Guys love their rough-and-tumble tool watches and patina, but also their fancy, shiny timepieces. Masculine bling in the form of polished steel or gold is perfectly normal, it seems, so why are stones like diamonds overwhelmingly restricted to women's watches? Can a mineral be inherently feminine? We're simply talking about a type of rock, and this is the 2020s — gender norms beg to be questioned and transcended.
So, you've got to ask yourself: how do you feel about diamond watches for men?
The very idea of a distinction between men's and women's watches is more and more outmoded. Usually defined by size, brands are increasingly selling watches labeled "unisex" (not that it's particularly helpful), but segmenting collections by gender is still typical. Many female horology fans wear watches designed for men and feel frustrated that so many products presumably made for them feature stereotypical motifs like flowers, butterflies, pink, purple and, yes, diamonds. Diamond watches for men, however, remain rare, so why shouldn't the norm-busting go in the other direction as well?
It turns out that these attitudes are more relevant in certain countries than in others, and that diamond watches for men are relatively popular in significant parts of the world (though there are also plenty sold in places like the United States, as well). We see celebrities wearing crazy "iced-out" full-pavé watches and the like, but for more regular folks there's no reason that an interesting material should be off the table as an option as long as it's tastefully integrated.
Why might you want diamonds on your watch? Diamonds do a couple things: they sparkle like crazy and they communicate value (you knew that). But they can also add interest to a watch in a few ways. First of all, they're just objectively cool objects to look at up close and represent natural phenomena that any science buff should appreciate — being the hardest natural material known, formed under crazy conditions over millions of years, miles within the earth. The rarity and remarkable level of purity of gem-quality diamonds also makes them fascinating as well as gives them inherent value.
In addition to these physical properties, diamond selection, cutting and setting represent exactly the kind of skill and craftsmanship that watch enthusiasts tend to appreciate in other forms. This means that there's more value and cost associated with a diamond watch than just that of the diamonds themselves, but also be aware that precious materials in general serve as an excuse for brands to mark up prices even further. If you're interested in a watch with diamonds, here are a few things to consider, and a few options:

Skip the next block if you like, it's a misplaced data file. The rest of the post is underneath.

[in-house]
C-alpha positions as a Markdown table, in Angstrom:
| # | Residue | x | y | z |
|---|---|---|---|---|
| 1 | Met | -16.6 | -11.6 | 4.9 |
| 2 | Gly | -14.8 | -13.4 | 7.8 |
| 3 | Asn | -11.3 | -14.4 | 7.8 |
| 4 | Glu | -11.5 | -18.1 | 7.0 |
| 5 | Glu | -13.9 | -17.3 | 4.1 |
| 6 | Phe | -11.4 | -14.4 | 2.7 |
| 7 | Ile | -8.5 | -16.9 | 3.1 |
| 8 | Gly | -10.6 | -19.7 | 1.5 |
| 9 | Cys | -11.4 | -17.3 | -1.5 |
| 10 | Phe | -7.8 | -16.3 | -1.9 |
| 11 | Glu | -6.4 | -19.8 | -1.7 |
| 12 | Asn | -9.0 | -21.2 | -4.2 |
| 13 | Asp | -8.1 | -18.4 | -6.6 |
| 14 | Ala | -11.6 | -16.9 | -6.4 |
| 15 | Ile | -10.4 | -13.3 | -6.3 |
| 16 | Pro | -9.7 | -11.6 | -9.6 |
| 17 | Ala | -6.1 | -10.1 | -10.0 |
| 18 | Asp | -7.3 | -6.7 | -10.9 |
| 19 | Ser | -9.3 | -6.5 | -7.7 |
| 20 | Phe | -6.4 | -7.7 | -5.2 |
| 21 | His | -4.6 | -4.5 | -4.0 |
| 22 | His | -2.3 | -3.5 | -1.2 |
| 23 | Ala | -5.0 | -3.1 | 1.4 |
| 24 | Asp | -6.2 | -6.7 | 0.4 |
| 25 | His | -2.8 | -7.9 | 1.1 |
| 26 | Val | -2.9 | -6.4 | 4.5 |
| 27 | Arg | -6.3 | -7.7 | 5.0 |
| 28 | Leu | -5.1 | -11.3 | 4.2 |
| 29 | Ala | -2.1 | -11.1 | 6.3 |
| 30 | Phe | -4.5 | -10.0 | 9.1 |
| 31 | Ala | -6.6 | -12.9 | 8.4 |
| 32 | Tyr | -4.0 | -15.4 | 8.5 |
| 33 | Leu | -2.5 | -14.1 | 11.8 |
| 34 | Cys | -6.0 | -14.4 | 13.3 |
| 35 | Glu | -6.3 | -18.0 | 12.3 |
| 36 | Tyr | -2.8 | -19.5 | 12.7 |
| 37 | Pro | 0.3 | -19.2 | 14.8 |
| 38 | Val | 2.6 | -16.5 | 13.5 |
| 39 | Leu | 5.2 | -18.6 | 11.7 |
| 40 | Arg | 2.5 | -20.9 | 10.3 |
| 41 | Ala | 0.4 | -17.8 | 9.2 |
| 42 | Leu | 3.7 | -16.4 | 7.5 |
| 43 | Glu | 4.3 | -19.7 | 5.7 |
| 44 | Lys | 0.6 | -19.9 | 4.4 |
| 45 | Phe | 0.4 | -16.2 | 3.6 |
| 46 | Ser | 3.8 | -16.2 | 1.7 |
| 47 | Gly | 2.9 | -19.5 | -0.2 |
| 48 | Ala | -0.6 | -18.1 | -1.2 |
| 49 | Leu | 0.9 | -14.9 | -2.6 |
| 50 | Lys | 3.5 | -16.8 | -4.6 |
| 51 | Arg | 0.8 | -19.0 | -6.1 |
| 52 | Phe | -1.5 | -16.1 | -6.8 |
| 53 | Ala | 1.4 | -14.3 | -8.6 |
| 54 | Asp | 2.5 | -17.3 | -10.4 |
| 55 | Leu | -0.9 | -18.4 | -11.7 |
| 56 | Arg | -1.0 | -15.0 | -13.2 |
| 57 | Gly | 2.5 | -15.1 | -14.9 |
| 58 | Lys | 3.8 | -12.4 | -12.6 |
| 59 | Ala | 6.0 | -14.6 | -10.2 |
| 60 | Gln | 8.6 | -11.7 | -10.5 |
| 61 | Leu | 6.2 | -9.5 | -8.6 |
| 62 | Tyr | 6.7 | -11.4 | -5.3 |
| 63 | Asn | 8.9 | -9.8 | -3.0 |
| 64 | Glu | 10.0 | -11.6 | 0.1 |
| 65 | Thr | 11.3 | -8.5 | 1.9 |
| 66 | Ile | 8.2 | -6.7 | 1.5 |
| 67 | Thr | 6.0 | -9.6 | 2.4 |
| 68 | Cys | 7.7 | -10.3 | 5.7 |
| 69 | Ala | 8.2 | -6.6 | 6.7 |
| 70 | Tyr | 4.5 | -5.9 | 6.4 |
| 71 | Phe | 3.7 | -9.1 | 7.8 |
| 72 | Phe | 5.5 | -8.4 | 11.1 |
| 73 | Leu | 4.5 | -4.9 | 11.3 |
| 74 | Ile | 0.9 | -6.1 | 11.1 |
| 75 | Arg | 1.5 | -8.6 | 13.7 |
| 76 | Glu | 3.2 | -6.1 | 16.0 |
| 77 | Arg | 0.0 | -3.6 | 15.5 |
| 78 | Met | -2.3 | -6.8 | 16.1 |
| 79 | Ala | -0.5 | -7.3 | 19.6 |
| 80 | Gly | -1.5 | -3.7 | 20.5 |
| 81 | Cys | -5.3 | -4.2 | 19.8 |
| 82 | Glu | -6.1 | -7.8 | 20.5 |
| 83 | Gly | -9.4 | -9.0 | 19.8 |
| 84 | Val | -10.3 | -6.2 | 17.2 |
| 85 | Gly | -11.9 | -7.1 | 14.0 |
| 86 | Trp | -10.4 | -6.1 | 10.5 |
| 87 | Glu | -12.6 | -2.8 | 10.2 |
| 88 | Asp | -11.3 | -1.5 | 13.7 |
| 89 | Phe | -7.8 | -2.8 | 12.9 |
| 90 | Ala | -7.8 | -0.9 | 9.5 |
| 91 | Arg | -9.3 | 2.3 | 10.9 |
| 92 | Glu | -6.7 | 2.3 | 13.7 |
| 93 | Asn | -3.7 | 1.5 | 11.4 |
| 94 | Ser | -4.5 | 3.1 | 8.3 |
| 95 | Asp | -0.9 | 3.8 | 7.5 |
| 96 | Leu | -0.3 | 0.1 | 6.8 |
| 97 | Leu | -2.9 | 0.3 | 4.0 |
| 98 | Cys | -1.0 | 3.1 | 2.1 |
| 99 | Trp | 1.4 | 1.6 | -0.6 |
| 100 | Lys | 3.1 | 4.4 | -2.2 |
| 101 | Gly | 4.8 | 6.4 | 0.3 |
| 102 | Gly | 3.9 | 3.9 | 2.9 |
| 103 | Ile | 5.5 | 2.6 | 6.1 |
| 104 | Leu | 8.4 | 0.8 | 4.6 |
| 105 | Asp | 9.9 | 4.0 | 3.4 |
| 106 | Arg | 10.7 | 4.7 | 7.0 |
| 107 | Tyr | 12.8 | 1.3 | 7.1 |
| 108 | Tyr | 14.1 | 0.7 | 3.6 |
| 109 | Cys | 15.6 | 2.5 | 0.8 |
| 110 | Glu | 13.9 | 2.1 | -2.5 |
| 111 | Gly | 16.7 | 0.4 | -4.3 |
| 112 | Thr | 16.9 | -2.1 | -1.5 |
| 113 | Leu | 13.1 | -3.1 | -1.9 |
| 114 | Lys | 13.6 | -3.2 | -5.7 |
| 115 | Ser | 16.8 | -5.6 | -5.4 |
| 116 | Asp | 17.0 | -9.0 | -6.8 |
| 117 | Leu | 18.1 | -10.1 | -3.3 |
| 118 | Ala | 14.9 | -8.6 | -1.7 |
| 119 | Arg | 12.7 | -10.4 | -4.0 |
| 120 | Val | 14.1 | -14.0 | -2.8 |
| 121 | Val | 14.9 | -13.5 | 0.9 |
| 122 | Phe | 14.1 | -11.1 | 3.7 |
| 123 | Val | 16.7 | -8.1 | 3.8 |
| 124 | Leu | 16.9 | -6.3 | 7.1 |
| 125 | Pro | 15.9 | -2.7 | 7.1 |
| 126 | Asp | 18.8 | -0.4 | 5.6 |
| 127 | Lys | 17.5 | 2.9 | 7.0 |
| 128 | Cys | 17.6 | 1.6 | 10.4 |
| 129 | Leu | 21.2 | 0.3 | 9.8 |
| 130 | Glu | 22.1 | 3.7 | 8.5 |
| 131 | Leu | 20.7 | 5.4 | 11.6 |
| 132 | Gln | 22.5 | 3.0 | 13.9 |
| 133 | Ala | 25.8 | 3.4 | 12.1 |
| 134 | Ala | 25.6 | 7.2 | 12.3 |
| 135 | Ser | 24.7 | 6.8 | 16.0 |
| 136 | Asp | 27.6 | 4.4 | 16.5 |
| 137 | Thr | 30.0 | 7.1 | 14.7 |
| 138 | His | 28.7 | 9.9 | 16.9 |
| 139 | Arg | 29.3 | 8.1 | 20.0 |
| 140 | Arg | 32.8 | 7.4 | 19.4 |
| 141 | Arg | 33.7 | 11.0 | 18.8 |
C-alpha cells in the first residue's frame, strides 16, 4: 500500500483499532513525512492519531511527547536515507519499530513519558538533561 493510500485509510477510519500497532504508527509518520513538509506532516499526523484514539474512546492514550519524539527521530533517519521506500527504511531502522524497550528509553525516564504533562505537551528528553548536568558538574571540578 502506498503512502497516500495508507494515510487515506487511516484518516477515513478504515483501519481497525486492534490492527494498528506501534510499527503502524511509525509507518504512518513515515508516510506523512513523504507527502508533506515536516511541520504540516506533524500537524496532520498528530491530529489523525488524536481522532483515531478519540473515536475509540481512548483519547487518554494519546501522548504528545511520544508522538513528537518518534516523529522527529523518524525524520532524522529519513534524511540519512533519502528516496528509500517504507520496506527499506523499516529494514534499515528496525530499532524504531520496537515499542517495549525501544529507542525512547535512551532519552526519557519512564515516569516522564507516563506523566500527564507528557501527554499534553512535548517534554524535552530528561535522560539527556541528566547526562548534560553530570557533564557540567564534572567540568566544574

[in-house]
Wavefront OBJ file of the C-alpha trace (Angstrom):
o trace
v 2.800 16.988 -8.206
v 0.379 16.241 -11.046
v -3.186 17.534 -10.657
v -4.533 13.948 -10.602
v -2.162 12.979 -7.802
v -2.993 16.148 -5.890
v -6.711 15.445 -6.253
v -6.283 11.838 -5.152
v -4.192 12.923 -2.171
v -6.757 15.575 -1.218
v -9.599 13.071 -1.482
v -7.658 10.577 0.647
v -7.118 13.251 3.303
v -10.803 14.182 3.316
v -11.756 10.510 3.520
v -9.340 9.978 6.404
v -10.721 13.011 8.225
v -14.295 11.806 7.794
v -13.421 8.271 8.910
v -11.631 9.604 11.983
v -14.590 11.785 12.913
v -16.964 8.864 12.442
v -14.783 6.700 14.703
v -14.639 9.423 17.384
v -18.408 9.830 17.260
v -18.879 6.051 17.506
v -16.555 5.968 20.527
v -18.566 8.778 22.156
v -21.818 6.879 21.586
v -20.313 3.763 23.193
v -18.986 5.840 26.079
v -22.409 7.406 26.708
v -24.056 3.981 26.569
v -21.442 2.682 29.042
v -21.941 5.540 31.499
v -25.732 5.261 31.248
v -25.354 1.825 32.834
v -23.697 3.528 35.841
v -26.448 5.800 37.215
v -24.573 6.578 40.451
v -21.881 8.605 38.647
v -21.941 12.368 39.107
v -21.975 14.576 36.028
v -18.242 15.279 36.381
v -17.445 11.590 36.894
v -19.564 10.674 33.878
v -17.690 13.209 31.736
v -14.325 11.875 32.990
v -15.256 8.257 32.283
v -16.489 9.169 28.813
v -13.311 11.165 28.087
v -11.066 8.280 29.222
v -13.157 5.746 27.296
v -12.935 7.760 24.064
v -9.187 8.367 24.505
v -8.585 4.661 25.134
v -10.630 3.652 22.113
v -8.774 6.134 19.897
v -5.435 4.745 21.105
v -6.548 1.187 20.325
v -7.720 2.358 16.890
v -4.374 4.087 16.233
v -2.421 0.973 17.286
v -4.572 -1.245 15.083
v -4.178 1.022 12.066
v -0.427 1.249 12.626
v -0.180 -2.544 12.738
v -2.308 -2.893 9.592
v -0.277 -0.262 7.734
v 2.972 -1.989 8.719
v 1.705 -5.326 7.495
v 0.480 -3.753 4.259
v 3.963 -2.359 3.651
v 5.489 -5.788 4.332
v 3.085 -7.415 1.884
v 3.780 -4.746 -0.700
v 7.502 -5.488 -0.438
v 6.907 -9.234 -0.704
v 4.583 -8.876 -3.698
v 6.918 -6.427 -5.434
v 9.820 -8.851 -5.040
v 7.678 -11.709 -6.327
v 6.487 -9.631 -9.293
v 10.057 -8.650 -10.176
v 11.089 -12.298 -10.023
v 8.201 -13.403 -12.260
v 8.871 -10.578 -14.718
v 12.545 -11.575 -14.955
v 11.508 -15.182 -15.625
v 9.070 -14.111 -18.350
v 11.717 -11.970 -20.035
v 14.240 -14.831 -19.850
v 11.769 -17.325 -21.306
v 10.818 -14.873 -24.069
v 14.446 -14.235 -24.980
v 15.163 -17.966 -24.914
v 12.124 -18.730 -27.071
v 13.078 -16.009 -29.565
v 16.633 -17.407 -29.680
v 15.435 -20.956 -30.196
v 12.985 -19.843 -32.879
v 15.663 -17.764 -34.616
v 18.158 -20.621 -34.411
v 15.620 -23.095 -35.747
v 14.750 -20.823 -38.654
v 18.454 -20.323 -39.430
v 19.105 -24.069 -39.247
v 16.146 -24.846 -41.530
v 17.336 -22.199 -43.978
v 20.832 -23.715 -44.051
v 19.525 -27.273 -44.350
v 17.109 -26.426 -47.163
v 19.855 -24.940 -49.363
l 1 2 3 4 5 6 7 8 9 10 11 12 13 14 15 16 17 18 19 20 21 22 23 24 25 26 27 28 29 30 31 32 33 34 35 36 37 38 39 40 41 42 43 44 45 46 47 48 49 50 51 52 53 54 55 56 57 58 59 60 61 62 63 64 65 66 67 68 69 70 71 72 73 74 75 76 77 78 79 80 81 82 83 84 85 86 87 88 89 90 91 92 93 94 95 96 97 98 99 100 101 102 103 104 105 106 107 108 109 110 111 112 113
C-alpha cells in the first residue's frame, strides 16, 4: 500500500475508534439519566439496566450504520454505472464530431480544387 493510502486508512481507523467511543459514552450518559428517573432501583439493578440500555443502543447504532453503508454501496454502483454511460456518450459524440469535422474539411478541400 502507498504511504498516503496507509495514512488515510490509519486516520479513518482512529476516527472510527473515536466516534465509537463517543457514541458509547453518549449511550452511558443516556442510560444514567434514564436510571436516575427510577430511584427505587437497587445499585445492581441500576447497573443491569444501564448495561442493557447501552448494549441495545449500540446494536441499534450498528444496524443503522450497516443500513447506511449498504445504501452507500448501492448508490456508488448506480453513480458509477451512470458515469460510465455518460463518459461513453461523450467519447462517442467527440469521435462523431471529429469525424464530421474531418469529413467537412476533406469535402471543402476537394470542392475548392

Carats: In diamonds, carats (also karats and abbreviated c, k, ct or kt) refers to the mineral's weight, one carat being equal to 0.2 grams. Note that this is different than in precious metals like gold where the term denotes purity.
Natural vs. synthetic: Man-made diamonds are physically and chemically equivalent to natural ones, but they're grown in a lab and are more common and affordable. Avoid any uncertainty regarding diamonds' authenticity or origin by buying directly from brands or authorized dealers.
Ethical sourcing: There are national and international processes for addressing environmental and ethical sourcing of diamonds. Brands and authorized dealers should include language in their materials related to sourcing and be able to provide it on request.
You probably didn't expect to see something like this here. Within Casio's Vintage collection of classic digital watches are a few special editions that are made in Japan and feature two small, natural diamonds as accents above and below the screen. Casio also distinguishes these models with a crystal that's different from the typical flat type and features facets as if to echo those of the diamonds.
With Citizen's light-powered Eco-Drive line you can get a solid and practical watch featuring eight diamonds on its dial — and without the luxury prices associated with automatic movements that otherwise make watches like this expensive. Diamonds add a hint of pizazz to this handsome, everyday watch make it feel a little more special.
Movement: Citizen Eco-Drive quartz
The tasteful diamond hour markers on this subtle Rado watch don't feel at all overly fussy or fancy — though they add about $500 to the price of a similar model without diamonds. The watch is further interesting as it offers a case and bracelet combining elements of ceramic and the brand's own Ceramos material in a rose gold color. There are other versions available as well, including one in 35mm.
Movement: ETA C07.111 automatic
This is probably more like what you expected to see here. Rolex has an in-house gemology department and like everything else the brand does, its gem selection and setting is some of the best in all of watches. Any Rolex watch is a kind of a flex anyway, but something like this Datejust in steel and white gold with nicely sized diamonds on the dial is another level. (The same configuration is available in 36mm.)
Movement: Rolex 3235 automatic
Omega's DeVille Tresor collection houses some of the most elegant dress watches available. Rather than on the dial (as in the above examples), Omega places diamonds all around the bezel — many bunches of them. Though housed in a stainless steel case, this is an exceedingly handsome example of a traditional mens watch style accented with diamonds in a natural-feeling way.
Movement: Omega 8910 manual
Just about every iteration of Zenith's Chronomaster series of reissue watches has been a winner, but how about with a little extra sparkle? This version is nearly identical to the existing Chronomaster Original models, but adds diamonds for the hour markers and covering the tops of the lugs. They certainly don't detract from everything that makes this watch iconic, from its overlapping subdials to its famous 5Hz movement.
Movement: Zenith El Primero automatic